This is true, though the proof uses some heavy machinery! Theorem A.1 of Agol--Groves--Manning's appendix to Agol's proof of the Virtual Haken conjecture states:

Let $G$ be a hyperbolic group, let $H\leq G$ be a quasi-convex virtually special subgroup. For any $g\in G-H$, there is a hyperbolic group $\mathcal{G}$ and a homomorphism $\phi:G\to\mathcal{G}$ such that $\phi(g)\notin\phi(H)$ and $\phi(H)$ is finite.

Furthermore, if you examine the proof carefully, you obtain the following addendum.

If $H$ has infinite index in $G$ then $\mathcal{G}$ can be taken to be infinite.

These statements use Groves--Manning/Osin's combinatorial Dehn filling technology, and Wise's Malnormal Special Quotient Theorem. We don't need to remember all the definitions, except to recall that finitely generated free groups are hyperbolic and virtually special, and that all finitely generated subgroups of free groups are quasiconvex.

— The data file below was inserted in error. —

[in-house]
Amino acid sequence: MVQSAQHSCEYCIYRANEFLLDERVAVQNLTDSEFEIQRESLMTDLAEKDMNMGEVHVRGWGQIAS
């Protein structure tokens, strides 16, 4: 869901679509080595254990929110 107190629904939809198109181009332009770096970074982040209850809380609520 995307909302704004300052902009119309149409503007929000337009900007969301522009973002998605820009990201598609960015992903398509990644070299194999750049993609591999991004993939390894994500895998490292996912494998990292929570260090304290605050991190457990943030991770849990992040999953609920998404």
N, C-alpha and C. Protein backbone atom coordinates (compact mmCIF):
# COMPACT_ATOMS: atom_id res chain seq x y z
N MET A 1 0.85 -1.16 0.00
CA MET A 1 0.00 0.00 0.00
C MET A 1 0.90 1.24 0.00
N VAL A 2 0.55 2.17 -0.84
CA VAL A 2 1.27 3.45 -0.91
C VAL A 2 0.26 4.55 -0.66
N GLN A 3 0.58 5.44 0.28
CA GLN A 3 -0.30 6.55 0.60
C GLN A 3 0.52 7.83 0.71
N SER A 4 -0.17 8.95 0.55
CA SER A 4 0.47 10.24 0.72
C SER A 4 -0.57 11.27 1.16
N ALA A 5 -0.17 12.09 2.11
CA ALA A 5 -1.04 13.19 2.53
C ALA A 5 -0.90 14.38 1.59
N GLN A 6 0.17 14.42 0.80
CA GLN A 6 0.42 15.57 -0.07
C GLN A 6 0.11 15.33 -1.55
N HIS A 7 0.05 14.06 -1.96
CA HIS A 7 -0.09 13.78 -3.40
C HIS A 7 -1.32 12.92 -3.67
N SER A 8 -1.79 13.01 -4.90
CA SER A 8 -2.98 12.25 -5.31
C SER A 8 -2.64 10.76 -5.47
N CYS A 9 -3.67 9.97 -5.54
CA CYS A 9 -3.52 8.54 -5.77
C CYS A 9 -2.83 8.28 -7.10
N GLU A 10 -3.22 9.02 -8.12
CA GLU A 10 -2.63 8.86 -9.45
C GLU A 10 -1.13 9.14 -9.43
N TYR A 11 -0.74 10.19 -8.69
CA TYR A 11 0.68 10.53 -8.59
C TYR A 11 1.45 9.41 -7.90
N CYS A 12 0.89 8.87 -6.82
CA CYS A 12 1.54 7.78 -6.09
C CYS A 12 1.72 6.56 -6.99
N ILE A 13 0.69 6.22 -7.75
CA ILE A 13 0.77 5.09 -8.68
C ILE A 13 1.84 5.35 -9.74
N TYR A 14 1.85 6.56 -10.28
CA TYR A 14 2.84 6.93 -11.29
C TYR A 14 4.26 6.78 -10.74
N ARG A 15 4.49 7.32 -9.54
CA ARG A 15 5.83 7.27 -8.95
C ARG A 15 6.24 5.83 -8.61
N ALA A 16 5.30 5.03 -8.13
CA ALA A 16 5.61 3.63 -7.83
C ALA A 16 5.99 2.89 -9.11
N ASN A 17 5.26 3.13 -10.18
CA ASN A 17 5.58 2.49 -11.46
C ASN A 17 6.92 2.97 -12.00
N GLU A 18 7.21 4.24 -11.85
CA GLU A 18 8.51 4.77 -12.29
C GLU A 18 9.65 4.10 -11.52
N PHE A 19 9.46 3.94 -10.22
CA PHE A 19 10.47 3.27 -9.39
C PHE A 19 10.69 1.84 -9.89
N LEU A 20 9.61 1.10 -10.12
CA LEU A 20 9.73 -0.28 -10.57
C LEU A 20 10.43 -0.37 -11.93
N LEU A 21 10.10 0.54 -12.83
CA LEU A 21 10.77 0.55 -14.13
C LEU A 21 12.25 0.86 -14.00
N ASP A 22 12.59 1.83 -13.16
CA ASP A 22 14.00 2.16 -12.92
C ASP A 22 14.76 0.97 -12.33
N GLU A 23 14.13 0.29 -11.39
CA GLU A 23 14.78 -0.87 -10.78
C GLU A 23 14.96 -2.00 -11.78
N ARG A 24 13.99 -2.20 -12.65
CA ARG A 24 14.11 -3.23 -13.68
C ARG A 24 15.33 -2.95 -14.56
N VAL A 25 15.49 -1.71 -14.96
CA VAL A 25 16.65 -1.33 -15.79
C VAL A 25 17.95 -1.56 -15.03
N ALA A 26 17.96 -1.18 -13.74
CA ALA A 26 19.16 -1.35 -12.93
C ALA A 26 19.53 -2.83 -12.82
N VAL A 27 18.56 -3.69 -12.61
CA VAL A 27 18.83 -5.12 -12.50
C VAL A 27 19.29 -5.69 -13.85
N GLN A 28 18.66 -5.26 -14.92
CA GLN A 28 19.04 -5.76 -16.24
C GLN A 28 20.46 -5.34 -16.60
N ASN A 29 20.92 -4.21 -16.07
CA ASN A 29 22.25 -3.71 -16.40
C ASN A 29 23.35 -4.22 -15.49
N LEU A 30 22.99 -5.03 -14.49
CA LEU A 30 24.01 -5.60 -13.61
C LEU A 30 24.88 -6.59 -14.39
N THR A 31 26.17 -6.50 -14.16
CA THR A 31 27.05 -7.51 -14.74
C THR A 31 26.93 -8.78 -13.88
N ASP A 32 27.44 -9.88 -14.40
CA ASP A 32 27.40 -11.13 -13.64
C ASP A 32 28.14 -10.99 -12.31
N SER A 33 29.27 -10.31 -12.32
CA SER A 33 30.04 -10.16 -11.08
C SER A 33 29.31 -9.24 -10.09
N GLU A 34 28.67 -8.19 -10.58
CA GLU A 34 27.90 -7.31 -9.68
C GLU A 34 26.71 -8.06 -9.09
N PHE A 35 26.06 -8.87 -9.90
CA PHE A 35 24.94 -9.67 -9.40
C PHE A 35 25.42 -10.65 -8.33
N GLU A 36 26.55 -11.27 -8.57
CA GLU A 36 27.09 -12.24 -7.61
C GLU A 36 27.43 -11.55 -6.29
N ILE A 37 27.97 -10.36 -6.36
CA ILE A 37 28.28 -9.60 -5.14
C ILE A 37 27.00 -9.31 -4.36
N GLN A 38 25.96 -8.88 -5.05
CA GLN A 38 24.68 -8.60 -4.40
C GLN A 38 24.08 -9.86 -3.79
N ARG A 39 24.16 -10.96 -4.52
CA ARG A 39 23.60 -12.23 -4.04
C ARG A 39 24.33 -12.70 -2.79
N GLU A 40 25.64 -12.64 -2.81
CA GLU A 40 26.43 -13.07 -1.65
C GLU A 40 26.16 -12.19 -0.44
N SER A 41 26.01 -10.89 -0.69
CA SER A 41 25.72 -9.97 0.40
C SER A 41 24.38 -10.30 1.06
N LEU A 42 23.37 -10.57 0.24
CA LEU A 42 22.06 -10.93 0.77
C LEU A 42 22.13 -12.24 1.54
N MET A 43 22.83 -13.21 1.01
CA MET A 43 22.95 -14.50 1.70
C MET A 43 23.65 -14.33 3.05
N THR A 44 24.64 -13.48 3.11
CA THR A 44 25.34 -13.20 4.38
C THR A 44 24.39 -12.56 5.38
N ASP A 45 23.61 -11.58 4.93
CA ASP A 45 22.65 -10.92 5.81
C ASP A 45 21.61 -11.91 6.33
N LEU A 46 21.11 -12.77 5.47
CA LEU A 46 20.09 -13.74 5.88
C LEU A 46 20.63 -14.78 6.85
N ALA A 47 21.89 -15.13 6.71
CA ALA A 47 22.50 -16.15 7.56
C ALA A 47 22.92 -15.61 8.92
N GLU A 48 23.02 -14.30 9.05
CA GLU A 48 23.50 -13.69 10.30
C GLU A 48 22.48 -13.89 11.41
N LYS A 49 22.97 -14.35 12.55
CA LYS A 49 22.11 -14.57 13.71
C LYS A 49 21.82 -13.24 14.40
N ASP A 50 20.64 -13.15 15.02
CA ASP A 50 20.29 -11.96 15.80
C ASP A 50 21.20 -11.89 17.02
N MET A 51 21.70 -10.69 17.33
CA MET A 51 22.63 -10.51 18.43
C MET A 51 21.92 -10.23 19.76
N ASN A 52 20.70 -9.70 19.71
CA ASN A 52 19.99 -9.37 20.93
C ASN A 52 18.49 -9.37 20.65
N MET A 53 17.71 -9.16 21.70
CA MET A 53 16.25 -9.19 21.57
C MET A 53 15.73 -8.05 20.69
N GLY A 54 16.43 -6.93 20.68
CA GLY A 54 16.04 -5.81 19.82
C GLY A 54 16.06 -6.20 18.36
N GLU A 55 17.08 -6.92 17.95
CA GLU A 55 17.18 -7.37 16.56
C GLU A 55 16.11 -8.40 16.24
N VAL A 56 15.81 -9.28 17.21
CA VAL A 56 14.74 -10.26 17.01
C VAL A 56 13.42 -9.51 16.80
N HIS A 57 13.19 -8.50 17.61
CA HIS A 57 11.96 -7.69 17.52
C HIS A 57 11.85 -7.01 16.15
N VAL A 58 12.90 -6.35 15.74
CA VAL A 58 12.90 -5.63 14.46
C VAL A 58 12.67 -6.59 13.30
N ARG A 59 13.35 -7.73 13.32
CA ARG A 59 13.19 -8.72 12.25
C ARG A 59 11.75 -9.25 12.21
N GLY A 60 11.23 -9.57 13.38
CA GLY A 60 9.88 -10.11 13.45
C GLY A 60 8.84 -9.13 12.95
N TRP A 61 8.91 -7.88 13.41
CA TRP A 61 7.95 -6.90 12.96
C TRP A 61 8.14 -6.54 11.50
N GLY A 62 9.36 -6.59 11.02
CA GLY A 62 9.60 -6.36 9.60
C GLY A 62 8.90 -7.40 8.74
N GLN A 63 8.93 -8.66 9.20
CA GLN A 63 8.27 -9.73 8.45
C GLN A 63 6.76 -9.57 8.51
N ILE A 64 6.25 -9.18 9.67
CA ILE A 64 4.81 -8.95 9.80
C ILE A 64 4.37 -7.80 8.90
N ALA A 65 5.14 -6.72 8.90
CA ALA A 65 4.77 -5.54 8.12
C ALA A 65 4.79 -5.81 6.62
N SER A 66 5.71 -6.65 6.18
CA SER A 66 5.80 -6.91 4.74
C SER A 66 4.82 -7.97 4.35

Therefore, taking $F=G$, we obtain an infinite, hyperbolic quotient $\phi:F\to\mathcal{G}$ such that $\phi(H)$ is finite. Taking $K=\ker\phi|_H$, we see that $K$ has finite index in $H$ and that $\ker\phi$ contains the normal closure of $K$. In particular, the normal closure of $K$ has infinite index in $F$.